and the lost child

will find comfort

between antlers of  white bone

Will the two take flight beyond the stars?


The black man wears a horned

Cowskull on his chest –

thick with points.

Sharpened steel knives are

a force to be reckoned with.

Death always demands respect.


Heeding this call is not our choice

to make.


Flying over a frigid white moon,

He tosses shells and stones

into a raging sea.

Visioning, his images

flow like water –

Turn to ice.


Changing faces, shapes

and rigid perspectives

is after all his job –

as Medicine Man

wrapped in Coyote’s furry skin.


Reindeer and her consort,

a four footed Shapeshifter,

are nothing less


the Voice and Body

of Nature

directing the next chapter of the story

for good or ill.


Working notes:


This poem came out of the darkness that overtakes one with lack of sleep. It also came out of a vision of Death as Medicine Man with ice crystal spears, natural gifts that cut through delusion. This dream occurred a few days after Iren and I found calcite crystals and I used one in my wreath.


Last night I also saw a beautiful painting of a reindeer by Judith Shaw and remembered how the Reindeer story used to be about women who flew through the night, for they were Shamans too, appearing from the Northern skies.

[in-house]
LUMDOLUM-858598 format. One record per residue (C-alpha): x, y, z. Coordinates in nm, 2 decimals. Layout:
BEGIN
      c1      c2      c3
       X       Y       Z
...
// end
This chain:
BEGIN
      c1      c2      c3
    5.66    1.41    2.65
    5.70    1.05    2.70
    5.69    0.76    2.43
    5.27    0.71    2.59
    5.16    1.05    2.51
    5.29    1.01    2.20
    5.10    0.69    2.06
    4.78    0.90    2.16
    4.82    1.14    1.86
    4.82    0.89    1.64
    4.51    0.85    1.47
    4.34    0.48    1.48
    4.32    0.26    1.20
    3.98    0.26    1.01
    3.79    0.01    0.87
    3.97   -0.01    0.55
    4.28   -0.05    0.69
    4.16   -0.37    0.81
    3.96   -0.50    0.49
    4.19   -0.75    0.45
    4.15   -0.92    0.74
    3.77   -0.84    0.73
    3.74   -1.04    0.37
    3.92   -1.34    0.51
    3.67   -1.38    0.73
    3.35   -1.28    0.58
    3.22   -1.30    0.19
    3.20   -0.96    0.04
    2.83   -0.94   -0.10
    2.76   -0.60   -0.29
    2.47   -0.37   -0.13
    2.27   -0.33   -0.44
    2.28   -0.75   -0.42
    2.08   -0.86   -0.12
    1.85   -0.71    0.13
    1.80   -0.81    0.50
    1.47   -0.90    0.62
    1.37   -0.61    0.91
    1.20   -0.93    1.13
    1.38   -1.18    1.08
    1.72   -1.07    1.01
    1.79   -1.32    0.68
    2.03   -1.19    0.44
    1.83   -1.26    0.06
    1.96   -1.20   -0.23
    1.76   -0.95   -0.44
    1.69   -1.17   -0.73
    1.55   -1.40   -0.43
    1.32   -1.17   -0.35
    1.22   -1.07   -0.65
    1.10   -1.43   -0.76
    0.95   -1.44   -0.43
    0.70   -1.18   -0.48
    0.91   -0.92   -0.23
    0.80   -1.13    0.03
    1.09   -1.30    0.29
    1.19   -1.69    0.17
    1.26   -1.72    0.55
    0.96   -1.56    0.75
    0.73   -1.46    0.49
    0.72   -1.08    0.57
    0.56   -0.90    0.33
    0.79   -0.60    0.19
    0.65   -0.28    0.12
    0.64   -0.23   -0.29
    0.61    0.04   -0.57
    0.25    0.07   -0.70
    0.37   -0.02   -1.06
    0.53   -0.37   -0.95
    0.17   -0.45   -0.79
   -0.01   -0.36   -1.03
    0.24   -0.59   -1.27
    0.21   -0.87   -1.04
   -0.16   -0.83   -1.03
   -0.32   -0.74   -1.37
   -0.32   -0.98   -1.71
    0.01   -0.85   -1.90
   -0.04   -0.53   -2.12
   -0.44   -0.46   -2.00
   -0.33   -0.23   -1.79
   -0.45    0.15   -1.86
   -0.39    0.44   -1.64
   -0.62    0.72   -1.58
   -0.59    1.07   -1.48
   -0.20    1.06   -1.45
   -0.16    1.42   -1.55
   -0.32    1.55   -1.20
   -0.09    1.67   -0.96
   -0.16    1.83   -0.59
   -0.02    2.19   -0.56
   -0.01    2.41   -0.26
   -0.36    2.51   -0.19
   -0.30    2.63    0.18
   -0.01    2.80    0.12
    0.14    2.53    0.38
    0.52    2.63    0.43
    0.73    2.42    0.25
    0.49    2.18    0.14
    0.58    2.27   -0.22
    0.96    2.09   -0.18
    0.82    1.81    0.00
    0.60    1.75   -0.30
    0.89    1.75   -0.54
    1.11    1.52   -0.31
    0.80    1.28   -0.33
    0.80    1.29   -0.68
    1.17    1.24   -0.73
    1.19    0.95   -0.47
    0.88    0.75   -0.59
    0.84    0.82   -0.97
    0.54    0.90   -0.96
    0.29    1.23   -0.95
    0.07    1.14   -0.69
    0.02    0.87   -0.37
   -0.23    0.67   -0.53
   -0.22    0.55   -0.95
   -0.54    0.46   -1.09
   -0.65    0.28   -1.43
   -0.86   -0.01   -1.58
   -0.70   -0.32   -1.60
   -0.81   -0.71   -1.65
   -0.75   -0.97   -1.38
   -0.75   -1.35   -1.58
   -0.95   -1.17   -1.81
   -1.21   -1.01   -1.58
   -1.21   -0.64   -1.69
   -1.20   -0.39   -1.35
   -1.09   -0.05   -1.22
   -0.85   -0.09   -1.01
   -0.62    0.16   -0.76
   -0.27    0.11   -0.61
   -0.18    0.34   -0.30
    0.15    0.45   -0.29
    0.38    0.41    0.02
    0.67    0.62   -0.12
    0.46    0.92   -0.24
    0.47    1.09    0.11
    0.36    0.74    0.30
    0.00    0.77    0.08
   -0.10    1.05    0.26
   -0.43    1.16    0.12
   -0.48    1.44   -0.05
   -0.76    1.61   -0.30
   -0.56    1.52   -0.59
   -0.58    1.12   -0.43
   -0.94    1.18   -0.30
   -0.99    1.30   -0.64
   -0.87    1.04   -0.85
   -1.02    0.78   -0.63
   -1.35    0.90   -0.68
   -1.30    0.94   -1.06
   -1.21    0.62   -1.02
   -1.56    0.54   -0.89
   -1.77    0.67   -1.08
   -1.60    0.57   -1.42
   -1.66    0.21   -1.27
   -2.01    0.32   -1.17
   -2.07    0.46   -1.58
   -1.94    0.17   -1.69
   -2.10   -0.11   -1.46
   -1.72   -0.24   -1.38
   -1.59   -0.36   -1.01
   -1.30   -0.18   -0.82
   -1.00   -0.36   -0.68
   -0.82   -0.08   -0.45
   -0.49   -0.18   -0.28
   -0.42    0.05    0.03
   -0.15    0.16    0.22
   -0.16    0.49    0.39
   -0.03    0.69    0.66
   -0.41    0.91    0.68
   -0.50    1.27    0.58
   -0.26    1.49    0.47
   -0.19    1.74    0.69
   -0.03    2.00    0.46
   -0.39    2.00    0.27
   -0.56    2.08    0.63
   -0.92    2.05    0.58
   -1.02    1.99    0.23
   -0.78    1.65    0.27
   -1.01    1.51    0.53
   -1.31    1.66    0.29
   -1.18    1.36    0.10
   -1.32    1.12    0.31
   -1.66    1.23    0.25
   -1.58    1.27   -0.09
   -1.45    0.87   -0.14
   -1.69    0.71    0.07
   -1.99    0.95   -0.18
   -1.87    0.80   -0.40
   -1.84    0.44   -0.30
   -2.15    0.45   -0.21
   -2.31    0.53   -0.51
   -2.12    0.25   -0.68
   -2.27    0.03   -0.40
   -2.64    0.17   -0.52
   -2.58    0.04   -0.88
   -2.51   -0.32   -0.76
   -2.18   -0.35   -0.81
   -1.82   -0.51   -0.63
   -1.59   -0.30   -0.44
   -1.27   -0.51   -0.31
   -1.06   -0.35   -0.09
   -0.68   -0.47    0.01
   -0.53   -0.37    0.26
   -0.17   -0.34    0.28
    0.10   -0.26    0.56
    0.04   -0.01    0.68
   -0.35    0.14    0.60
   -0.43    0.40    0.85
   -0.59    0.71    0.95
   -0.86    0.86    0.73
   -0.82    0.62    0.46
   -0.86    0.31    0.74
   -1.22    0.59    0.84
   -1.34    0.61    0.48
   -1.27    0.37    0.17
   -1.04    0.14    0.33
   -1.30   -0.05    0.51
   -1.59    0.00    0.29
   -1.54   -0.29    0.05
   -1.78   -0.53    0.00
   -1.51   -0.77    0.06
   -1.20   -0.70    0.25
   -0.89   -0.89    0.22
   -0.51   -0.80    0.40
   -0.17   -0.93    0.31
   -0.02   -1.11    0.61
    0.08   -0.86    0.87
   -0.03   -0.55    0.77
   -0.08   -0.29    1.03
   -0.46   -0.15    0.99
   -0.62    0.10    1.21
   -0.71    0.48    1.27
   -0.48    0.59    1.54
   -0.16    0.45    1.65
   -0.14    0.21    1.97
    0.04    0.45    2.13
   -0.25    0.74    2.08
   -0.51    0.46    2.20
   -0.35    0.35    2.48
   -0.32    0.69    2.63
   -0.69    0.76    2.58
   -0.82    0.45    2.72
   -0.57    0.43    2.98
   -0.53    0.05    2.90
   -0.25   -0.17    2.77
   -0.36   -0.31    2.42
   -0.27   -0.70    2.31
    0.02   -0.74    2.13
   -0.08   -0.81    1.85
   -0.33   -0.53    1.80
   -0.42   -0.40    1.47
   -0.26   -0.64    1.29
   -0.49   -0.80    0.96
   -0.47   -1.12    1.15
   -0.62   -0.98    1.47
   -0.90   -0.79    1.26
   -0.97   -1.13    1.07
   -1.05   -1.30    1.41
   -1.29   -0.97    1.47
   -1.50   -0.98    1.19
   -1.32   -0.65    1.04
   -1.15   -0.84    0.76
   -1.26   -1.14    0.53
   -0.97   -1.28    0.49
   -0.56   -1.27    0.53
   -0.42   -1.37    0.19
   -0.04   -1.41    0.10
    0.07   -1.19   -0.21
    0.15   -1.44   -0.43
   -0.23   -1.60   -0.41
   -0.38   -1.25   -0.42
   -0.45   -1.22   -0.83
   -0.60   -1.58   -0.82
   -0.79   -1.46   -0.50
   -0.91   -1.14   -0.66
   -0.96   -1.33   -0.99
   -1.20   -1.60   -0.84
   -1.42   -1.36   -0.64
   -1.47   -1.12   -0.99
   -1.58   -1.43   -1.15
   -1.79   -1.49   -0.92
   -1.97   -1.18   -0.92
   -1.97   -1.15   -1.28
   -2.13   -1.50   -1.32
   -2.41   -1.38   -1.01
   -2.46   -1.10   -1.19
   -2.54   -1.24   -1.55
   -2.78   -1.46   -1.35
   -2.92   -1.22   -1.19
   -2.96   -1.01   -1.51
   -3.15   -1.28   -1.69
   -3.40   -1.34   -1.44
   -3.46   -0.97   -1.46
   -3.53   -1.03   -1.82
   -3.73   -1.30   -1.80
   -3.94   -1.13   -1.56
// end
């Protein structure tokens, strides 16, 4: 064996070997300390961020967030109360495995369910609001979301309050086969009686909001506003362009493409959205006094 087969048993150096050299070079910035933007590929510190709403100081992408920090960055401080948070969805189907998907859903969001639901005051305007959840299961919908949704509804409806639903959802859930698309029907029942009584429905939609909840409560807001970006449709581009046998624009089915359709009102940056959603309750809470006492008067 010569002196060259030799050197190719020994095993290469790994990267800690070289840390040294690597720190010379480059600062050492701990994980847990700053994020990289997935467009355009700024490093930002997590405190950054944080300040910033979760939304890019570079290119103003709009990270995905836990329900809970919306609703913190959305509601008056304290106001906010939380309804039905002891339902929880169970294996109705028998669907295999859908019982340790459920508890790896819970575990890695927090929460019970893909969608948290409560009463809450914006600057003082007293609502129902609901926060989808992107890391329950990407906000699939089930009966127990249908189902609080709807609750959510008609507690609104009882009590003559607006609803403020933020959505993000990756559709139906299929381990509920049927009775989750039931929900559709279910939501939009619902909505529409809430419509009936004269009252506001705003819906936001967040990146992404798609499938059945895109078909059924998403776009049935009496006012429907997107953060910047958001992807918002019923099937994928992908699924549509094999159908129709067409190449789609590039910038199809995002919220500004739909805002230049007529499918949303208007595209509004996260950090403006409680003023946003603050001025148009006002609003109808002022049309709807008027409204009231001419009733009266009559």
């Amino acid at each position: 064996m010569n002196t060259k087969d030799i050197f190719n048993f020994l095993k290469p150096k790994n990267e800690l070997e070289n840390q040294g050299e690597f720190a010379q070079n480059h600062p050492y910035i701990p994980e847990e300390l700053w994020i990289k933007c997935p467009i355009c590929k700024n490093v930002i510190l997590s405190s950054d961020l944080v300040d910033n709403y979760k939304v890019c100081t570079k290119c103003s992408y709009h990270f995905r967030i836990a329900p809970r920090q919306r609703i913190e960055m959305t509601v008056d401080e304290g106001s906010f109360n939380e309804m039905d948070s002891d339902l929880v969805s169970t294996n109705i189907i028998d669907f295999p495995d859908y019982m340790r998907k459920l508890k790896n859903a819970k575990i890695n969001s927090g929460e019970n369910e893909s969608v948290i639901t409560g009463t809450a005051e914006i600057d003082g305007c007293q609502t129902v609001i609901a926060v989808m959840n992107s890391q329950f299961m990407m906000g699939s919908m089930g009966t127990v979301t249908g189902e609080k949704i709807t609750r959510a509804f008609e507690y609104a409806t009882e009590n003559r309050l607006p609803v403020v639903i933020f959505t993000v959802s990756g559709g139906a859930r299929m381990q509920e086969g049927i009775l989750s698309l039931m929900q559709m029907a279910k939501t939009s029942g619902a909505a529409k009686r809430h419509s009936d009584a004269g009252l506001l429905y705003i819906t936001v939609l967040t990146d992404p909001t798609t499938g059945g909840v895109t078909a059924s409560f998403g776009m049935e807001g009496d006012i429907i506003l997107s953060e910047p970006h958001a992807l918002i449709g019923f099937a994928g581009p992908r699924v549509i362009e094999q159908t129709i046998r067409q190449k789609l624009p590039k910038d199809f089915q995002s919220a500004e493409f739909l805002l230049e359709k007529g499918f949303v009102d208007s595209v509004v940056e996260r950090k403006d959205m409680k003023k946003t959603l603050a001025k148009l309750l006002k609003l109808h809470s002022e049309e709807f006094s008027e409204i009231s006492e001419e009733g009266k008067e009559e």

This morning the child received an unexpected gift from a Mexican builder, a man of great heart who is building an adobe house.


It isn’t too late for the child after all as this morning’s dream suggested, for now she can play with a shelf festooned with tiny handmade clay containers.

Gifts from the heart always matter.

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And this gift came to me just as Mario returned from Mexico having just lost his own father to sudden death just before Christmas. My heart went out to him in his loss…


Thank you Mario.

The Turtle Dance


Today my friends and I attended the Turtle Dance at Okay Owingey ( San Juan pueblo). This is the first dance that celebrates the return of the Light.


Oddly, and no doubt due to the influence of Patriarchy the dance is done by men, not women, who have been associated with Turtle for millennia.